Christmas Window at Breuner's Postcard Series (1970s)
Before shopping malls and giant parking lots, the Christmas season in Stockton always meant a trip downtown to see the window displays. Stores used elaborate exhibits to draw customers for the holidays. Delmar McComb fondly remembers the Breuner’s windows, famous for its moving musical Christmas display. The life-size figures wore authentic costumes depicting seasonal scenes from the era of John Breuner’s first store founded in Sacramento in 1856.
Window displays date back to the early 1880’s, when the use of plate glass made store windows possible. Pioneer stores, such as Yosemite Cash Store and Holden Drug Store, provided for Stockton’s earliest window displays. Specialty clothing and apparel stores, especially along Main Street, found success in advertising their merchandise in the windows. Department stores of the early 1900’s, such as Stockton Dry Goods and Hale’s, relied on crowded displays to advertise the value of their items to pedestrians.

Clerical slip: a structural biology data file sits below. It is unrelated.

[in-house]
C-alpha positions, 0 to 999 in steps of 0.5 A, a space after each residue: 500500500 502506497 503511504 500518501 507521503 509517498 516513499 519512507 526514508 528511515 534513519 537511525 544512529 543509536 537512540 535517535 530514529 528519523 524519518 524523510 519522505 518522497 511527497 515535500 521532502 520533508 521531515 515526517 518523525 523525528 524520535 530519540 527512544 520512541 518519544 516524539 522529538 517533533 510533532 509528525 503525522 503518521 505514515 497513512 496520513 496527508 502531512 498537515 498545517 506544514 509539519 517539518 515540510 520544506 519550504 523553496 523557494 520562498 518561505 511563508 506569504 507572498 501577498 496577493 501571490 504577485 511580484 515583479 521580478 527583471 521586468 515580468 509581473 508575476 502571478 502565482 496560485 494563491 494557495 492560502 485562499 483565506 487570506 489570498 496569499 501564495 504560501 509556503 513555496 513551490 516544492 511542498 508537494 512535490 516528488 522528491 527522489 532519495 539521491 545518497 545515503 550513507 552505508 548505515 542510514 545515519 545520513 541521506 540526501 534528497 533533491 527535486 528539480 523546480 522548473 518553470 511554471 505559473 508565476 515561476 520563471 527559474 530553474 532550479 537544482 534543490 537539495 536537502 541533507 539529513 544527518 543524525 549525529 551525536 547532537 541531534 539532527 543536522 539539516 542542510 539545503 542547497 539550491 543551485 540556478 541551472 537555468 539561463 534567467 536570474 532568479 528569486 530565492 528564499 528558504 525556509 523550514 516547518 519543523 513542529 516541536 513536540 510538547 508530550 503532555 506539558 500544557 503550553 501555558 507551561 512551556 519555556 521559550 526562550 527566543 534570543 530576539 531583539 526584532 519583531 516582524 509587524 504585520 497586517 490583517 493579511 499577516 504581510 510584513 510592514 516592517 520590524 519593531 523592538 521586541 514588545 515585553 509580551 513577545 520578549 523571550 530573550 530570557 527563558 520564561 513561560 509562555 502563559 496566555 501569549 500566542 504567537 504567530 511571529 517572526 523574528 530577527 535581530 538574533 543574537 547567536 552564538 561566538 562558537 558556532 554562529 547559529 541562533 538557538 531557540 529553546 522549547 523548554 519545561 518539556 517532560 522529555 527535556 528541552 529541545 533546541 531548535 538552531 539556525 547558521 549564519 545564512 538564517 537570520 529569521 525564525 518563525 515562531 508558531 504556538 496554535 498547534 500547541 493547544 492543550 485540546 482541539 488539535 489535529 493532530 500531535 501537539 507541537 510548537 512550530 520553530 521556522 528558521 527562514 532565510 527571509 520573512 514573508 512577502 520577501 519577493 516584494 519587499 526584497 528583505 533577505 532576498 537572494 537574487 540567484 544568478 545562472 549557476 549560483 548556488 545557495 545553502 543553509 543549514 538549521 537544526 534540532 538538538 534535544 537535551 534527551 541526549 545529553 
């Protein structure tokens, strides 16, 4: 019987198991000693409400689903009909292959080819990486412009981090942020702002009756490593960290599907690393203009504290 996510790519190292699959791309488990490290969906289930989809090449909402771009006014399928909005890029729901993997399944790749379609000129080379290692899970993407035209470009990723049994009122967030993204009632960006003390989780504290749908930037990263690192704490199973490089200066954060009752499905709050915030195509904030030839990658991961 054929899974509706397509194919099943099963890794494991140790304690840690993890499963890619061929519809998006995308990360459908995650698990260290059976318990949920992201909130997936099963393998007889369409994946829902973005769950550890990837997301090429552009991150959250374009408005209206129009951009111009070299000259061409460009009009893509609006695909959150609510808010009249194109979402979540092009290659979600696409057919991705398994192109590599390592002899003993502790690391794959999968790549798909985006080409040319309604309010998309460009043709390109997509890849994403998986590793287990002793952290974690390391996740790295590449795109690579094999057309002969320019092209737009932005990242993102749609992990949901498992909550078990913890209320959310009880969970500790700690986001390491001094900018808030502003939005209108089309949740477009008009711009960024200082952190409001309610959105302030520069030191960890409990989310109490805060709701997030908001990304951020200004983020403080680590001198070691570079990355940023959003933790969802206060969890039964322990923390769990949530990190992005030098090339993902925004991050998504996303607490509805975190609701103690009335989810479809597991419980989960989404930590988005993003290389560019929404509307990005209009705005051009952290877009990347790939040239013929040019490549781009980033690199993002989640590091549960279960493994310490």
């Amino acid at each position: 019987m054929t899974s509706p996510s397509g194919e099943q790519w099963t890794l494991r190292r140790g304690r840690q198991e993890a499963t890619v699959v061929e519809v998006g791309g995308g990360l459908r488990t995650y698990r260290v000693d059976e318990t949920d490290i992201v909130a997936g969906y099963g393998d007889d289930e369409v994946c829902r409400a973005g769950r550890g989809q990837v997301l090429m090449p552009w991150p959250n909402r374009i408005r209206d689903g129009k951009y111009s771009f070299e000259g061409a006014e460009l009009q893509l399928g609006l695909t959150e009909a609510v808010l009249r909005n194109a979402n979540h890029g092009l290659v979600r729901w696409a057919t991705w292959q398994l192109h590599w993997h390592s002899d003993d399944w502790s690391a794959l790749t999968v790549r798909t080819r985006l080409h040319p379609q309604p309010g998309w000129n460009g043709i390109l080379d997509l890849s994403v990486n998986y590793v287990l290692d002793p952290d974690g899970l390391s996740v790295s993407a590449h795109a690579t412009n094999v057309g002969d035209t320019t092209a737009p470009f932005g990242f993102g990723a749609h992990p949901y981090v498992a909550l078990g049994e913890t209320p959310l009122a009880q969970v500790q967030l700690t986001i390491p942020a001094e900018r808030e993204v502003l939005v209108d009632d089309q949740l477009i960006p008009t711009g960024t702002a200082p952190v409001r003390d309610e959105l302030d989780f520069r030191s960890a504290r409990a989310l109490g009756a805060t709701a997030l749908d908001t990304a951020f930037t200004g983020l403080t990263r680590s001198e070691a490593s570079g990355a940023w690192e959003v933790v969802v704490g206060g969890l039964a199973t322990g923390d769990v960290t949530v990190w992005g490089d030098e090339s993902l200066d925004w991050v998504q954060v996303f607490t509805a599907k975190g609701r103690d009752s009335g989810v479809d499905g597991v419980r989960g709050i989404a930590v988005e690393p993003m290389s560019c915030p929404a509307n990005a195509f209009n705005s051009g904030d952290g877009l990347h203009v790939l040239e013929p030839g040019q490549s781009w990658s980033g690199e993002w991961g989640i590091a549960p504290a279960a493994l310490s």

Franchised department stores of the 1920’s began artistically exhibiting only a few choice items in their windows. Stockton’s first franchised department store was Woolworths, followed by Owl Drug Company, J.C. Penney, Kress and others. Clothing stores, such as Katten-Marengo, Bravo McKeegan, Mode O’Day and the Wonder also used elegant window displays. As we continue to redevelop our downtown, let’s remember the historical significance and potential influence of those storefronts.
This article was first published in the Downtown Stockton Alliance in December 2007.